In Which Stacey And Rhys Are Burnt To A Crisp And Then Drenched To Their Bones.
Sunday 18th July 2010
Yesterday, Rhys and I were up bright and early at about 7am, and after a quick breakfast we met up in reception with some of our fellow guests for a trip to Apo Island, an island off the coast of Dumaguete known for it’s brilliant snorkelling and – get this – sea turtles. “Aayyye, sea turrrrtles!” (said in the voice of Mr Gibbs from Pirates of the Caribbean.)
We took a jeepney from Harold’s Mansion to Harold’s actual house (where we picked up the snorkelling gear) and then on to Malapatay port. At this point, we jumped onto an 8 person Banca and I once again had the opportunity to show Rhys just how graceful I can be during the mounting and dismounting of a sea vessel. It’s difficult when you’re short, okay?! While other people seemed to have little trouble, I stepped further into the water than my hobbit legs could carry me, drenching the bottom of my backpack, as well as my own bottom. Sigh.
Apo Island approached us over the horizon looking like something out of a movie – powdery white sand beaches, towering blue-black rock formations and warm turquoise waters. Once we reached the shore, we quickly realised that the trip perhaps wasn’t quite as organised as it should have been…the banca docked, dumped us and our backpacks onto the beach and left us to our own devices with no mention of when (or if) they’d be picking us up later.
Anyways, we paid the entrance fee and, after much debate, decided to hire life jackets for our trip to the marina sanctuary. In the end, it was just as well we did – it was much safer to be bobbing peacefully on the surface of the water than scraping ourselves on the sharp coral or impaling ourselves on sea urchins.
The trip itself was amazing – so much better than our first snorkelling attempt on Koh Tao (Thailand) which involved me snivelling and wheezing on the deck of a ship in the middle of the sea. Also a big improvement on the Balicasag fiasco. Not only was I much calmer this time round, the fish and the corals themselves were even more abundant and beautiful. We saw pretty much every fish that had a cameo role in Finding Nemo – I have never seen so many clown fish in my life. As my brother pointed out later: “See? They’re not that hard to find.” It was also the first time either of us had used flippers, so that was fun. That, in addition to the life jackets, made me feel much more relaxed in the ocean (which I usually regard as my natural enemy) and at one point we were lazily swimming hand in hand, like a very chilled and buoyant mer-couple.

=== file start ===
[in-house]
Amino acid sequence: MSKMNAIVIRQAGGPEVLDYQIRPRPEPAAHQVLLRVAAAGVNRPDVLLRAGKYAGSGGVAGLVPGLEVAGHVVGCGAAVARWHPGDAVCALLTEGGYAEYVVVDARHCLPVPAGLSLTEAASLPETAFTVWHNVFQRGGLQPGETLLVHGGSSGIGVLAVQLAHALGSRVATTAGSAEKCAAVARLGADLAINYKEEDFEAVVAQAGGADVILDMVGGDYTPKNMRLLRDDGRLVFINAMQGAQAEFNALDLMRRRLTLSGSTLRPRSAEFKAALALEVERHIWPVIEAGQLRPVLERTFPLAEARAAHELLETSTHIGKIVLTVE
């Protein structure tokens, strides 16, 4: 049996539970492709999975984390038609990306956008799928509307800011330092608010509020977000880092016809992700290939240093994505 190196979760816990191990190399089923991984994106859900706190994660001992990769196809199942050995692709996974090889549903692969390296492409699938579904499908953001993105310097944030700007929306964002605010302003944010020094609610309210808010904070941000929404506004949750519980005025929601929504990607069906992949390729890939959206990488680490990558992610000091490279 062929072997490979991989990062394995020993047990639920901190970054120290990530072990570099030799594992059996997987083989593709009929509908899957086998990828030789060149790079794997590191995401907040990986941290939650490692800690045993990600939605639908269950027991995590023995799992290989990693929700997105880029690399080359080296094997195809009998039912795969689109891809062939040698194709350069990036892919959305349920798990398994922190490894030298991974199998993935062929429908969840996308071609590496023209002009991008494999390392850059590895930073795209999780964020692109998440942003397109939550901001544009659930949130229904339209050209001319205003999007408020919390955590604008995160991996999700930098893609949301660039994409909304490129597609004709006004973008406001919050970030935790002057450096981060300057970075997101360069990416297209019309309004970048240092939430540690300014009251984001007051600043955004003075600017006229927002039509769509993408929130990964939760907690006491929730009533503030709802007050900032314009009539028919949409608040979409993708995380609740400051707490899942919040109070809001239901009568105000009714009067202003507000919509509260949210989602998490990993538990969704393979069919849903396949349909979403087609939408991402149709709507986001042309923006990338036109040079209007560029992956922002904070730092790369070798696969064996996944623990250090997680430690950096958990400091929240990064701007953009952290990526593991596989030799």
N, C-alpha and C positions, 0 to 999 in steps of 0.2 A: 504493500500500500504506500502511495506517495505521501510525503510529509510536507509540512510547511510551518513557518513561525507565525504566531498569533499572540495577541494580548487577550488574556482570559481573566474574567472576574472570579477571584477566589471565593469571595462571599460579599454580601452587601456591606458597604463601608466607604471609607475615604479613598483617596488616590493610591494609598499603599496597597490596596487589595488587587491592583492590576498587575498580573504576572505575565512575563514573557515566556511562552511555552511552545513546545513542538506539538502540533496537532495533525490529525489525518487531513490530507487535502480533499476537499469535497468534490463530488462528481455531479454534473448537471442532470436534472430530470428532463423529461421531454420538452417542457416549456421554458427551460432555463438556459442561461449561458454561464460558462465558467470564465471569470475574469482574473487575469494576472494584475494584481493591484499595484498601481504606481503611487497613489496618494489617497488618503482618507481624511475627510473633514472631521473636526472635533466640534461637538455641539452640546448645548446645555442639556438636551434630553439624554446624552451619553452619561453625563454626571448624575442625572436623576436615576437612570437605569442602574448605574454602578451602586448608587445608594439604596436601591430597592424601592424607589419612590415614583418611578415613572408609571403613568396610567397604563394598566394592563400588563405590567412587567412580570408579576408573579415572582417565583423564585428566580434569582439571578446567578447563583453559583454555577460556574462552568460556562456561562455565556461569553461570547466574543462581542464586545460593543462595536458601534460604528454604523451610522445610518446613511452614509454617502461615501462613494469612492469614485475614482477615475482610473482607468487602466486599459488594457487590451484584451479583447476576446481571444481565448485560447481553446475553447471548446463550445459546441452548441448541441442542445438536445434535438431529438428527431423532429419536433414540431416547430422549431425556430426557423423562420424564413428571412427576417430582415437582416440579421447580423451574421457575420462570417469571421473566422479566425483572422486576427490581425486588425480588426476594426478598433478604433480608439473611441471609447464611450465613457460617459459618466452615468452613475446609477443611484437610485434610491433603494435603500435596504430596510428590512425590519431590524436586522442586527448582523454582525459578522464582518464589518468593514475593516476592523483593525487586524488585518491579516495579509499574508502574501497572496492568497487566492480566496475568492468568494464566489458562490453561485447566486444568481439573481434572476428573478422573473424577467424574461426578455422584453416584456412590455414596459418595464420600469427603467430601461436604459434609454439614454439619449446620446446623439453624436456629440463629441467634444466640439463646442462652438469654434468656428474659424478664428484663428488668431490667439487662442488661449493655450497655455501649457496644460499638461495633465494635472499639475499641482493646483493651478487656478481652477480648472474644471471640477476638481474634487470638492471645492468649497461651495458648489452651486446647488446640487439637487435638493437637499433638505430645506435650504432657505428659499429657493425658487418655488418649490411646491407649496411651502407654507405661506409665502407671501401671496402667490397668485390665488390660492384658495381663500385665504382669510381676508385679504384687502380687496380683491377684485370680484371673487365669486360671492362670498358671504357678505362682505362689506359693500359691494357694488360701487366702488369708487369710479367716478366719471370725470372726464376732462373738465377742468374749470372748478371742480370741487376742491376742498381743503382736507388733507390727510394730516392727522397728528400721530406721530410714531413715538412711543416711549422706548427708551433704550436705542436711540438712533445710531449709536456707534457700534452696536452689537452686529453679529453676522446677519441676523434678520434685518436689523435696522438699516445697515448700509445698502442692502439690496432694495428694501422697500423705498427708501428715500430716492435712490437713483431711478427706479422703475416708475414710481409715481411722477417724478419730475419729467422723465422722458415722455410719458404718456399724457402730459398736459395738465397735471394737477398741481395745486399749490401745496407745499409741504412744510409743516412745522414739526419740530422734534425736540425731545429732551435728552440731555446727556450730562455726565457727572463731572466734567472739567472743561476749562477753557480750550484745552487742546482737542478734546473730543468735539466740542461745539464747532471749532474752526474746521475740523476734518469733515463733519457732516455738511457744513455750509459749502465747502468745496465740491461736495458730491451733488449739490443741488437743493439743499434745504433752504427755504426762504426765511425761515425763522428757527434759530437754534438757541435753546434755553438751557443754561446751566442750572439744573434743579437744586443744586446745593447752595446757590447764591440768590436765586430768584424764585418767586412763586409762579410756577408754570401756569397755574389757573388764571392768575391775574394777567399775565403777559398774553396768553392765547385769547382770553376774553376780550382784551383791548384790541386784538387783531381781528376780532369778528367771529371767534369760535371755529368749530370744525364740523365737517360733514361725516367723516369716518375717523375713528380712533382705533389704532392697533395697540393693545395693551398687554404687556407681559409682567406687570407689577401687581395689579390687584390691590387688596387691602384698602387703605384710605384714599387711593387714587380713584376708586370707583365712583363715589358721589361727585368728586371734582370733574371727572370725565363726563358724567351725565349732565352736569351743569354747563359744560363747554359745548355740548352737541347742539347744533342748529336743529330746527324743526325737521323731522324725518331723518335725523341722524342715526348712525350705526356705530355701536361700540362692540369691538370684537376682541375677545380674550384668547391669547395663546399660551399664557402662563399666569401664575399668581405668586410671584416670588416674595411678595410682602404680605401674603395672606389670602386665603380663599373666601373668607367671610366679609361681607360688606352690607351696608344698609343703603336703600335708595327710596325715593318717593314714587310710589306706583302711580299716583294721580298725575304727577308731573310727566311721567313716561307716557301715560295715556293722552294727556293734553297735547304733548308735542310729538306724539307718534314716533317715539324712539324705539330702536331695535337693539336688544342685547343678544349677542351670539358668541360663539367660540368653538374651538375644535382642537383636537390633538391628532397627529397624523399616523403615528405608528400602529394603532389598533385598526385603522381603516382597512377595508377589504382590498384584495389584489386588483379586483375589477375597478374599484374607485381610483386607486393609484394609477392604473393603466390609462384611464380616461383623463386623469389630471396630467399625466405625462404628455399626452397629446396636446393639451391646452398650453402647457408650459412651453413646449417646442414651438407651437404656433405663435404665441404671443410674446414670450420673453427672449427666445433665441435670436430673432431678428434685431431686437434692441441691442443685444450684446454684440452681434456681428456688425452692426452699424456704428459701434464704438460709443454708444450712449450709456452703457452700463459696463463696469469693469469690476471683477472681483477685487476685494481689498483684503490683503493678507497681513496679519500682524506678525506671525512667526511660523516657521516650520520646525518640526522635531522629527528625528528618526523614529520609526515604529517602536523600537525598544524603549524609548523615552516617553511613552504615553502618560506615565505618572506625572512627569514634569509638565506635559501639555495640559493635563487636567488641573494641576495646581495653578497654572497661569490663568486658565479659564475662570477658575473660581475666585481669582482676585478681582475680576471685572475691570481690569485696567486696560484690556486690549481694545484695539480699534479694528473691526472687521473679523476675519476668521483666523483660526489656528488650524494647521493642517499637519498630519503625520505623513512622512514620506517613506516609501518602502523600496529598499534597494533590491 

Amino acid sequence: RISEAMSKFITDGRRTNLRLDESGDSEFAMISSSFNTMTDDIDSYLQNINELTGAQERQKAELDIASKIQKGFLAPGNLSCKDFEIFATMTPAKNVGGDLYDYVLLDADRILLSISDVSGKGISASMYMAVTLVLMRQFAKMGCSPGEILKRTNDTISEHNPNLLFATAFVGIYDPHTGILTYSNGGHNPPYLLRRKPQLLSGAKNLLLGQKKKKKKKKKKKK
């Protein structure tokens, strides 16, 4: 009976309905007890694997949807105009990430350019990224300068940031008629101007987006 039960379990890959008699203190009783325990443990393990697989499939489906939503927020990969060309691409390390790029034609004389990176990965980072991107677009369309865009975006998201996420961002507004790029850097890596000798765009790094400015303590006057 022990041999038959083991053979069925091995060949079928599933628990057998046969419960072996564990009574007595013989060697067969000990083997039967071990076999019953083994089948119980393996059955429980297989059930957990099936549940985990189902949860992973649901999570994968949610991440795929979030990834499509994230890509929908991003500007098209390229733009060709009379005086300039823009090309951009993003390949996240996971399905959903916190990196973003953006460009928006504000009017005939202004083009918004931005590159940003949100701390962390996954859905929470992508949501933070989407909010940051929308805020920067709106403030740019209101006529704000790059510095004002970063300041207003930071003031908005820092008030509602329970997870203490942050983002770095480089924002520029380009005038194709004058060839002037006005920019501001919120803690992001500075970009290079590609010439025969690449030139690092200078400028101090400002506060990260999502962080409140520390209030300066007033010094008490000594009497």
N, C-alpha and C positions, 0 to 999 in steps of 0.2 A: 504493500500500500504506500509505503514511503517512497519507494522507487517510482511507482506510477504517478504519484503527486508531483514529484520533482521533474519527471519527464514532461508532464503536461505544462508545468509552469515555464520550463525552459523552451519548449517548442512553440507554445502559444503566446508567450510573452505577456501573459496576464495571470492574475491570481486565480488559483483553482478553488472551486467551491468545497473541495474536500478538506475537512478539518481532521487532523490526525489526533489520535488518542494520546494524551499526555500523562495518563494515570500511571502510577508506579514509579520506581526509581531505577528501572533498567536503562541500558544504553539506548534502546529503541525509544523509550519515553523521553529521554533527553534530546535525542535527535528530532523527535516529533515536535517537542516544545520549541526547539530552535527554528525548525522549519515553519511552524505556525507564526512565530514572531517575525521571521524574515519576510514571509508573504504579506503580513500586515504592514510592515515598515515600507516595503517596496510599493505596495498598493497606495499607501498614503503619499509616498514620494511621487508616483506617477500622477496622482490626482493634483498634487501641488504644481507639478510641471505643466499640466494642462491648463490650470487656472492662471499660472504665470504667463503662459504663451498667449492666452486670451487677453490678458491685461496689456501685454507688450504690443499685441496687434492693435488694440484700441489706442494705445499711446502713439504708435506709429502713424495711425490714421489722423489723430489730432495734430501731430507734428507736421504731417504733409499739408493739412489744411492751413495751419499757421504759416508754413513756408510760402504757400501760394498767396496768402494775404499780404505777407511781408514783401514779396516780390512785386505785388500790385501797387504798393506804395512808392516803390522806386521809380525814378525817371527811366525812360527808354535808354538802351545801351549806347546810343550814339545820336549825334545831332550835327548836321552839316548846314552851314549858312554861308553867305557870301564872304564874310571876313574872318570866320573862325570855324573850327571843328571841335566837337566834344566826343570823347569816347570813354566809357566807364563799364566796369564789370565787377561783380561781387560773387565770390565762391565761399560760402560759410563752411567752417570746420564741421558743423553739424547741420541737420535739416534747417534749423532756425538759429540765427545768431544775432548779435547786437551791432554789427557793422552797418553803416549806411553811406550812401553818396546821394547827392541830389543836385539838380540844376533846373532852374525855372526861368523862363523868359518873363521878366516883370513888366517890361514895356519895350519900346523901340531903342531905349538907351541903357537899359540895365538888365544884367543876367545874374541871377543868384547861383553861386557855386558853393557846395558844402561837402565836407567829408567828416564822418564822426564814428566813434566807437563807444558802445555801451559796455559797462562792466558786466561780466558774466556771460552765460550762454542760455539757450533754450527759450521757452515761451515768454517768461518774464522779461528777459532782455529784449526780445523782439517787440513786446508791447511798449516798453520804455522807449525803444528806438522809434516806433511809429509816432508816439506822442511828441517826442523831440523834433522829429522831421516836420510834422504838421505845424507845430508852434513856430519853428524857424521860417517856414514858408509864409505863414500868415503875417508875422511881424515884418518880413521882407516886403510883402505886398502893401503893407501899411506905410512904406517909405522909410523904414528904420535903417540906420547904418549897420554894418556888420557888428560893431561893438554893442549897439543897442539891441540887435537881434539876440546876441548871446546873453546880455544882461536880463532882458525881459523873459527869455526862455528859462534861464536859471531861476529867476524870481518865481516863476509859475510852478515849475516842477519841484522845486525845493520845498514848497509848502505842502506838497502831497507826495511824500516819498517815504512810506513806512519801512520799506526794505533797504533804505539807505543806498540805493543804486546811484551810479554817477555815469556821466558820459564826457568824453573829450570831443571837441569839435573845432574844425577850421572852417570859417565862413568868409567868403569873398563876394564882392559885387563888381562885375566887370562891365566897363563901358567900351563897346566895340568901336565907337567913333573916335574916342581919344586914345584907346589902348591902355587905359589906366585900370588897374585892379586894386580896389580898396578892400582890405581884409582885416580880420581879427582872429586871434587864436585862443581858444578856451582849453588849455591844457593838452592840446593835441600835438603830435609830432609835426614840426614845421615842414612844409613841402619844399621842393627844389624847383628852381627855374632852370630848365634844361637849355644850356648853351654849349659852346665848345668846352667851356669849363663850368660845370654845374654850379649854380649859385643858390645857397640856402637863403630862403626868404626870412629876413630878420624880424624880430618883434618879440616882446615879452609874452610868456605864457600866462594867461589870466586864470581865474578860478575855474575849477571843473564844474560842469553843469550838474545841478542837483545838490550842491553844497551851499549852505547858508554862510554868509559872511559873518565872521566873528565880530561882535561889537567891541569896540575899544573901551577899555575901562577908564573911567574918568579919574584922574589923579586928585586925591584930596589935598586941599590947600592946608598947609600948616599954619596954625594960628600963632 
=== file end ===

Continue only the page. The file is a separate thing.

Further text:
There were only two slight downsides to the entire trip. First…well, Rhys got a little snap-happy with my camera. Because the DIKA pack we were using as an underwater pack was little more than a glorified plastic bag, no adjustments could be made to the camera once it was in the bag and under the water. All there was left to do was to point and shoot. A lot, apparently.
Rhys, to me, as we clamber out onto the rocks: “Stace…”
Rhys: “I think I need to get a new memory card. This one’s full.”
That’s right. He’d taken about 500 pictures of fish. Throughout the holiday, he was destined to take more pictures of fish than he would of me. I try not to take it personally. After all, he sees me everyday, but there’s no coral or clownfish in Asan, South Korea.
The second downside was that my bottom got so sunburnt, I looked like a baboon that was “presenting.” Nothing has ever been redder. It’s not my fault. It floats above the water no matter what I do. Rhys had not fared much better – the backs of his legs looked as though they’d been given a once-over with a pink highlighter pen.
After the success of the Apo Island trip, which we followed with dinner at a groovy rustic fish restaurant that served beautiful fish and chips with mystery pink sauce, we decided to do another adventure through Harold’s mansion, this time with another couple we had met: Gareth and Ruth. The four of us decided to do the Twin Lakes trip.
We took a tricycle to downtown Dumaguette followed by a jeepney ride to the bottom of the mountain where the twin lakes are. After much bartering, we got a motorcycle driver to take us up the mountain to see the twin lakes, wait for us, and bring us back down for about PHP400.
The bumpy motorcycle journey took us up into the misty mountains. The views were breathtaking – lush green valleys; palm trees curling protectively over the trail; cows grazing lazily on the side of the road; water buffalo ploughing the rice paddies. Friendly local people waved to us happily from their homes and their farms.
As we ascended further and further into the jungle, the temperature dropped, the heavens opened and it was time to put the waterproofs on. Since I’d purchased mine from the corner of a supermarket for about a tenner, it turned out to have all the water-resistance of a paper bag. By the time we reached the admittedly beautiful lakes, I was shivering like a drowned rat. At this point, Rhys and Gareth went on an hour long kayak ride so, as beautiful as the lake was, conditions were not ideal.
In retrospect, I should have taken advantage of the scenery and the fact that they were on the lake, painted a white hand on my face and recreated that scene from the end of Lord of the Rings where the Urukai are running along the river bank.
A wasted opportunity.